Tag archive for "employee free choice act"

by Bill, Leadership, Management, Think About It...

A Crisis of Trust

No Comments 20 July 2009

Within the next year, it seems likely that three things will happen, each of which will put added pressure on employers. In likely order of occurrence they are:

Health care legislation – The odds are that some kind of health care bill will soon be signed into law. While this is generally a good thing, the devil they say is in the details. Regardless, it seems quite likely that health insurance in some form will be made available to all (most), without prejudice on the basis of pre-existing conditions. One of the unintended consequences of this is that lots of people, millions perhaps, who have stayed in jobs they really don’t like because of the difficulty in replacing their health coverage will bolt for greener pastures when that is remedied.

Economic improvement – By even the most pessimistic of projections, the current recession should wind down sometime in the next year. Here again, as conditions change, a lot of workers who have been biding their time (and biting their tongues) will find it considerably easier to move on to greener pastures.

“EFCA lite” – Though it now appears that the so called “Employee Free Choice Act”  legislation will not be passed in its current configuration, my bet is that congress will succumb to pressure and give unions something that makes the organizing process considerably easier, a change that is justifiably not especially welcomed by the business community.

Taken together or independently, the message for employers couldn’t be clearer. Despite the fact that we currently enjoy an “employer’s market”, we would do well to take steps now to preserve, and where possible enhance our reputations as leaders, employers, and business people. How?

A great place, no, a necessary place to start is in taking steps to rekindle trust in ourselves and our organizations. In our recently completed “Post-AIG Leadership Survey” 95% of the 286 mostly management level respondents indicated that rebuilding trust (internally and externally) is a Significant/Very Significant factor in successfully emerging from the current business and economic crisis.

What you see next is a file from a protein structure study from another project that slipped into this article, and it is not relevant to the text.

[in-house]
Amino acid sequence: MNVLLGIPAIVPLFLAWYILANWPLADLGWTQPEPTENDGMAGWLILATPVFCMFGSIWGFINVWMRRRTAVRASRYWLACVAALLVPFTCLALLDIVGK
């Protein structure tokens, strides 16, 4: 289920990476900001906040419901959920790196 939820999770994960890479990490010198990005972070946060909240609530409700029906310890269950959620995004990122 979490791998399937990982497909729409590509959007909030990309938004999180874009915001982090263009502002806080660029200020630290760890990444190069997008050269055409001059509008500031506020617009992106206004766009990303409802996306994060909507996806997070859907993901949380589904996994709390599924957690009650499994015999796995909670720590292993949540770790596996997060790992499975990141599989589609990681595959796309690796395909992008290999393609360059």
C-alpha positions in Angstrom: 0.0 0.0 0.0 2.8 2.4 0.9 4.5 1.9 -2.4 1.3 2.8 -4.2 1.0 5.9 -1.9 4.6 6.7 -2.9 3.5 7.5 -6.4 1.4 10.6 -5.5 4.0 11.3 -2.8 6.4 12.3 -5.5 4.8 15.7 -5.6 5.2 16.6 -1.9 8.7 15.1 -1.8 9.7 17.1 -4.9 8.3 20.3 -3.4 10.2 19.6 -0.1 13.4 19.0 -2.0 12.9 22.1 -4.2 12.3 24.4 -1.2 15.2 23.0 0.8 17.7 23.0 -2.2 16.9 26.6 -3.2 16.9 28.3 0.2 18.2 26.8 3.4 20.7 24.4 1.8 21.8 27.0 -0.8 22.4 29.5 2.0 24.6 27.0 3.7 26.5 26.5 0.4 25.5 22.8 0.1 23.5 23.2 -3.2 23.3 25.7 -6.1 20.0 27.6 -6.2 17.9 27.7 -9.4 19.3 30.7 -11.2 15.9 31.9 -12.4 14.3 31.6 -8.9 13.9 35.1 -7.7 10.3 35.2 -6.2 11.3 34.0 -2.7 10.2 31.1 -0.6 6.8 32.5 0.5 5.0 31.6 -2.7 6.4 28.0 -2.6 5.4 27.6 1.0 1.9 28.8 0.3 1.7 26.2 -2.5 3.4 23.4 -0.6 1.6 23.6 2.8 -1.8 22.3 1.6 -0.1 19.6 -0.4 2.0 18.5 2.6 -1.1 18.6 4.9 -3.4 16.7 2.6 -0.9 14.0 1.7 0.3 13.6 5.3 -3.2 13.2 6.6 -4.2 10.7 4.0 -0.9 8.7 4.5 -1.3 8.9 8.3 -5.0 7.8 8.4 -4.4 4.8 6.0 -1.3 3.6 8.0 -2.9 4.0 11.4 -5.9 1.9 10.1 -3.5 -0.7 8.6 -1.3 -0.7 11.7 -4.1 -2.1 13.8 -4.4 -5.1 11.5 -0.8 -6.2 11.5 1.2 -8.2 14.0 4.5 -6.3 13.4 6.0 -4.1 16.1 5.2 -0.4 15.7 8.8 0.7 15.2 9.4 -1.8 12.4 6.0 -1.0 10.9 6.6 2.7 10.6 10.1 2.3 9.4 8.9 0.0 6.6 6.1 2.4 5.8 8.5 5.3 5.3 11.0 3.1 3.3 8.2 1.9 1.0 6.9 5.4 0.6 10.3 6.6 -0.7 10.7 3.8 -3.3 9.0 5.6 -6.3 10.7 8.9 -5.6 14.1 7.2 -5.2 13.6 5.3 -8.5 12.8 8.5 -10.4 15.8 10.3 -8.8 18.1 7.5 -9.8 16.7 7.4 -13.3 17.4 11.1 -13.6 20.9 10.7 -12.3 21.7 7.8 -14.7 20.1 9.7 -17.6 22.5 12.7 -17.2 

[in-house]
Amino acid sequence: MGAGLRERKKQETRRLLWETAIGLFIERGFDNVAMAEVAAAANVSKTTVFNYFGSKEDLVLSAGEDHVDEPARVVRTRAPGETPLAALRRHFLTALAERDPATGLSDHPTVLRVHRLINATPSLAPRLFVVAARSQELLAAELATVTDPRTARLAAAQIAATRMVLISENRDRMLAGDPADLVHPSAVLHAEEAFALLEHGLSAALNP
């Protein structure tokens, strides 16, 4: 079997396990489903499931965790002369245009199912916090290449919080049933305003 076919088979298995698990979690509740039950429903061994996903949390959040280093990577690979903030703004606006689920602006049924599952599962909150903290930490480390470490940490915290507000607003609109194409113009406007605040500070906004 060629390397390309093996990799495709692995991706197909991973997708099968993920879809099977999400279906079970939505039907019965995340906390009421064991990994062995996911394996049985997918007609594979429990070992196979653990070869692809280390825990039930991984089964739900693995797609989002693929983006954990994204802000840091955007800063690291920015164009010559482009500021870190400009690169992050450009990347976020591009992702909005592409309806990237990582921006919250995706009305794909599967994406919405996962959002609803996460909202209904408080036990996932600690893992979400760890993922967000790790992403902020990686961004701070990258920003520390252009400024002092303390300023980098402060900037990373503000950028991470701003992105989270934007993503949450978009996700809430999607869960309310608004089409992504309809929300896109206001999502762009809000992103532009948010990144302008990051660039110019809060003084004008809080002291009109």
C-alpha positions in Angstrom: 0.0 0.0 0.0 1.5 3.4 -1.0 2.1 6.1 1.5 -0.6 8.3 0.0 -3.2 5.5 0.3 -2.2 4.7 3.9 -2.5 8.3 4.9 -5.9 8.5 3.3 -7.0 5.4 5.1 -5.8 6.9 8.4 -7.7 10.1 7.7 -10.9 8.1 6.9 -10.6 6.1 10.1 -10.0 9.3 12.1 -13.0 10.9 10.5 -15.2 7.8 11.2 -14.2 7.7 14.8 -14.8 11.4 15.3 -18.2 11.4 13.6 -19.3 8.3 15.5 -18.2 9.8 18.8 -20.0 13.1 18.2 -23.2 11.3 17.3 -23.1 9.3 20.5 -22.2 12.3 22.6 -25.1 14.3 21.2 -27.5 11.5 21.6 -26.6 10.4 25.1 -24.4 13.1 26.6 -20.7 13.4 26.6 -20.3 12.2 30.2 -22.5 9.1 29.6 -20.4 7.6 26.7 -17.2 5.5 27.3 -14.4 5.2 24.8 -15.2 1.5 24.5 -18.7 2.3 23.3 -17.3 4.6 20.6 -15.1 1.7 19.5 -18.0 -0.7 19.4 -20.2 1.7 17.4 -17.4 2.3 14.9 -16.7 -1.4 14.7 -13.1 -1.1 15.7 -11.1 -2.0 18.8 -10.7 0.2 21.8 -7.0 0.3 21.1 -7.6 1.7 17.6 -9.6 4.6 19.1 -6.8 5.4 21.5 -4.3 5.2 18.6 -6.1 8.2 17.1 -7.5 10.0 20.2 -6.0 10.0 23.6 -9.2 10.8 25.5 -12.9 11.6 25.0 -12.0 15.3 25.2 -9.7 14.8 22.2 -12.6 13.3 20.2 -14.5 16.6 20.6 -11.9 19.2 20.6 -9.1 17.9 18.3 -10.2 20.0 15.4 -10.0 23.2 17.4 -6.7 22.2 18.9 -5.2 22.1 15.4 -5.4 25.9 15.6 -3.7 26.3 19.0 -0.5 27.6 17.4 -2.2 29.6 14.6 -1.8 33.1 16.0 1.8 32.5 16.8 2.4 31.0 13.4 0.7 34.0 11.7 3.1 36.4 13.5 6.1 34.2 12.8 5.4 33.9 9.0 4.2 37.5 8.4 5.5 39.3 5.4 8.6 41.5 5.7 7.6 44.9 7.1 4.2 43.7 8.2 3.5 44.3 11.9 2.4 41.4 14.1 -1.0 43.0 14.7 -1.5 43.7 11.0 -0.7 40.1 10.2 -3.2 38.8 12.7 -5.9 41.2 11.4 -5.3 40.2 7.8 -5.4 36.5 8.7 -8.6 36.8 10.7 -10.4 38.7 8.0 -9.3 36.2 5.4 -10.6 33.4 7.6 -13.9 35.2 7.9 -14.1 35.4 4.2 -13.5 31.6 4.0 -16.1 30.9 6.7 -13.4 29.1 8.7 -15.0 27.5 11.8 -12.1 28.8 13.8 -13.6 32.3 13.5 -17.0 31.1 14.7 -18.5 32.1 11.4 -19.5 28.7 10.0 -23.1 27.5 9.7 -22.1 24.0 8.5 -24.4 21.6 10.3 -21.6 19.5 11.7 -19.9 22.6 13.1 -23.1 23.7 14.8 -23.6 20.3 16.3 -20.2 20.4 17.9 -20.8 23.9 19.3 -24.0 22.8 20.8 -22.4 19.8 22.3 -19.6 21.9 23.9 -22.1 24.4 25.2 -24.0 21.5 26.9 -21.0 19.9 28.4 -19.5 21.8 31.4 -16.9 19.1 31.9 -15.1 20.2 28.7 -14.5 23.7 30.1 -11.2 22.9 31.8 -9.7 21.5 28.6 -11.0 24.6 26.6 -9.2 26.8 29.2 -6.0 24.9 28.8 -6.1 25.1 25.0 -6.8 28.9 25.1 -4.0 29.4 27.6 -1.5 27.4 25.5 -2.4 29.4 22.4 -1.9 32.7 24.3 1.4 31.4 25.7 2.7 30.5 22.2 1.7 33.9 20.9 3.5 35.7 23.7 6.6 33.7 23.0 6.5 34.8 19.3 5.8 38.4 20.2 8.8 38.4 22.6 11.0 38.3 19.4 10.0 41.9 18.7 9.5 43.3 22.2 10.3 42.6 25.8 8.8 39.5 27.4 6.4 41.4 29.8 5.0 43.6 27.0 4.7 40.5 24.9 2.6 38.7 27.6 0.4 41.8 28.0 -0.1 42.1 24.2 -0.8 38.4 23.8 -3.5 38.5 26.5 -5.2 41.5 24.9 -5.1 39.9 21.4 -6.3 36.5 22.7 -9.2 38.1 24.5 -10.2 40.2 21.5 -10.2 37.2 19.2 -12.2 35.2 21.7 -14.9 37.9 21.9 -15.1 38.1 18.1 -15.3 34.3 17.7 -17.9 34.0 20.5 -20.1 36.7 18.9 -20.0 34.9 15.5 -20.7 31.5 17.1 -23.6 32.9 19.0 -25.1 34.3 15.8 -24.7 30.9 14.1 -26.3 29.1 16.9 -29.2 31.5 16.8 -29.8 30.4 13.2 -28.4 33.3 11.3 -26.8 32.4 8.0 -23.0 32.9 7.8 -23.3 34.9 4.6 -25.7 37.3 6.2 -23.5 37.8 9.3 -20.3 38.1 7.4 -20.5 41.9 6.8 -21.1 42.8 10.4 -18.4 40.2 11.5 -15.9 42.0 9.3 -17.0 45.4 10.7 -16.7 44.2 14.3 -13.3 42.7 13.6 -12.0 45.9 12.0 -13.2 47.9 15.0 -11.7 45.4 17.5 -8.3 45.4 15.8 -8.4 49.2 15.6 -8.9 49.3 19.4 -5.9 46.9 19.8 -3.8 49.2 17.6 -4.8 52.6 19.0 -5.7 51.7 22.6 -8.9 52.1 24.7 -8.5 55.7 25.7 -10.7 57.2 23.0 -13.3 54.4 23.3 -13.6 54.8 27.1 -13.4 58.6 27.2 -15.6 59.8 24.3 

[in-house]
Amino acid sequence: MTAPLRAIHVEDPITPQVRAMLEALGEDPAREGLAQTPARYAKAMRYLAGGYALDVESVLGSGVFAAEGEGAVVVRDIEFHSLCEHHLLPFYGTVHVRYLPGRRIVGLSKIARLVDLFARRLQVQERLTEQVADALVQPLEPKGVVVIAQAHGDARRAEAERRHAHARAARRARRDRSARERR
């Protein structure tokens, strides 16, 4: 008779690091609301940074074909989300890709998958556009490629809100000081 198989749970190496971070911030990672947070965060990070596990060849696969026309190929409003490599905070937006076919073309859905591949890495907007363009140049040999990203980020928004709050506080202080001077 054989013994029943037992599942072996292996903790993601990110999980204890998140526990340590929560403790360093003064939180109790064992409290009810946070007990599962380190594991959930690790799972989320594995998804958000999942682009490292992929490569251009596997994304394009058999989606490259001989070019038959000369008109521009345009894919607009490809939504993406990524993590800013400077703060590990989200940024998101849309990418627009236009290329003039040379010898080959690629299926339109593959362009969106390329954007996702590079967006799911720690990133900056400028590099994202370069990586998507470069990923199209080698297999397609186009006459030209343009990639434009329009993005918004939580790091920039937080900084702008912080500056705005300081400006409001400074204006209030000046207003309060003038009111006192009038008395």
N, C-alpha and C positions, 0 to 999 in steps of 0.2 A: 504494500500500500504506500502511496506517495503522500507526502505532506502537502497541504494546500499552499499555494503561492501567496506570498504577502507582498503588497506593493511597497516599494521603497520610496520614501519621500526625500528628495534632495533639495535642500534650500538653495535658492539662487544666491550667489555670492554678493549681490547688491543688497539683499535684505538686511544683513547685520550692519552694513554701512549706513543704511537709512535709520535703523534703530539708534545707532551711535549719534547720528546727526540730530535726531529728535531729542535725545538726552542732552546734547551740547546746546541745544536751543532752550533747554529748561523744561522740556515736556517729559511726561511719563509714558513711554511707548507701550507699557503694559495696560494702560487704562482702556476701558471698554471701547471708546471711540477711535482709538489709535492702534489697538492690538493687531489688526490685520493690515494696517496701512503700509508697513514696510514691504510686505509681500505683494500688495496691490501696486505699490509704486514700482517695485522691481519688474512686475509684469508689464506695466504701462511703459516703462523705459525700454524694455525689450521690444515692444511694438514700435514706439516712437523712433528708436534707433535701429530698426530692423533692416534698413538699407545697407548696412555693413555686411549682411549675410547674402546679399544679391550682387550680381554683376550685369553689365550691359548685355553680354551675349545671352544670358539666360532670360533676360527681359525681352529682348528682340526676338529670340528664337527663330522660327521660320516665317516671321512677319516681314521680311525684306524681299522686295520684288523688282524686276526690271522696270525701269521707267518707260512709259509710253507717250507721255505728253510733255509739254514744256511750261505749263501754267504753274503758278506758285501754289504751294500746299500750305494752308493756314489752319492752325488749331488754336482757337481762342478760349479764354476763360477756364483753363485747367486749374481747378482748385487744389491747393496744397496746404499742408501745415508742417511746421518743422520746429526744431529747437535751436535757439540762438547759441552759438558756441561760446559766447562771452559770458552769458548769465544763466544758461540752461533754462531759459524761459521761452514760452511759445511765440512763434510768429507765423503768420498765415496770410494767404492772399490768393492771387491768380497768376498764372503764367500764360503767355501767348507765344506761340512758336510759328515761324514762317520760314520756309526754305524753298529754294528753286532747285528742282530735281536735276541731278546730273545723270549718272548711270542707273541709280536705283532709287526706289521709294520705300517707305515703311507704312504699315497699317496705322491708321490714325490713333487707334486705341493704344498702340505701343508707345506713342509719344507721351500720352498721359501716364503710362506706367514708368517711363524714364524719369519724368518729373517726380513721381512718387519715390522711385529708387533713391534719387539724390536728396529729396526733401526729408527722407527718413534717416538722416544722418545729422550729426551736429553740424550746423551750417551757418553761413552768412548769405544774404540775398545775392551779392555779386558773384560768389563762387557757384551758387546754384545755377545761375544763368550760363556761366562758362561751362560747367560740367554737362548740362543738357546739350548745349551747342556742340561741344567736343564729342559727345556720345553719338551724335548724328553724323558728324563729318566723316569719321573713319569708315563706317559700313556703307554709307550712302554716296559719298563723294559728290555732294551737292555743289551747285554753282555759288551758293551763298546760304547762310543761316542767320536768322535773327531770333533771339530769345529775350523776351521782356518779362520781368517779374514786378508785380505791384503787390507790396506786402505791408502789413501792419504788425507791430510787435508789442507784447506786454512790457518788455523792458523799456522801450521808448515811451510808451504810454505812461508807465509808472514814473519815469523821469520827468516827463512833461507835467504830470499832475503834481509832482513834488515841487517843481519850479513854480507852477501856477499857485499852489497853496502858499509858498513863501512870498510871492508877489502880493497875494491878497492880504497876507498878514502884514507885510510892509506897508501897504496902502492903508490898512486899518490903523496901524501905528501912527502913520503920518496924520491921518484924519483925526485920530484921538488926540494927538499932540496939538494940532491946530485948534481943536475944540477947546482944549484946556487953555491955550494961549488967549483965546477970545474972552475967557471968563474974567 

If nothing else, leadership is the earned consent of followers, consent that begins with the trust that, as leaders, we are who we say we are, and that even in the absence of guidelines, we will do what is right. Make no mistake, that faith has been broken, not bent, and either by our own actions or by presumed association, our institutions and leaders, each of us, has to some degree been painted with the same brush of suspicion.

The implication for those of us who would lead others is that we must re-earn that trust, and in a larger sense, re-qualify for duty. It doesn’t matter whether you were busily approving bushels of crazy, shady loans at Countrywide, or diligently minding your p’s and q’s as an honest, hard working floor manager at Claim Jumper Restaurants, or a Delta Air Lines in-flight leader. We all bear the burden. As Indra Nooyi, CEO of PepsiCo put it recently, “Corporate America, after the immediate financial crisis, has now found itself thrown into a far more corrosive and durable crisis – a crisis of trust. The victims of recession may not differentiate between guilty and innocent parties – everyone in corporate America could take a share of the blame, deserved or not.”

Let’s get going!

*****

A thought leader in the arena of leadership and employee engagement, Bill Catlette is a seminar leader, keynote speaker, and executive coach. He helps individuals and organizations improve business outcomes by having a focused, engaged, capably led workforce. For more information about Bill, his partner Richard Hadden, and their work, please visit their website at www.contentedcows.com, or follow him on Twitter at http://twitter.com/ContentedCows

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by Bill, Extra Milers, Leadership, Management

Being Union-Free Involves Commitment & Real Work

No Comments 07 June 2009

Our readers have seen consistent mention of the potential risks to workers and employers alike posed by currently contemplated Employee Free Choice (EFCA), or so-called “card check” legislation. We continue to believe that any statute that negates a worker’s right to have the serious matter of union representation resolved by secret ballot vote is a step backward. That said, organizations that are committed to remaining union-free must do more, far more than simply joining lobbying efforts to defeat proposed legislation. Sadly, too many companies are losing sight of this axiom, or are mistakenly using a temporary “employer’s market” as an excuse for failing to do the necessary things to retaining a focused, fired up, union-free workforce. It’s akin to saying that you needn’t brush your teeth because your town puts fluoride in the water.

Businesses that choose to tap into the discretionary effort (we call it Oomph!) of an engaged workforce unencumbered by an uninvited third party need to routinely (as in consistently) take measures which make it unnecessary for people to look outside the organization for representation. Like what? Like…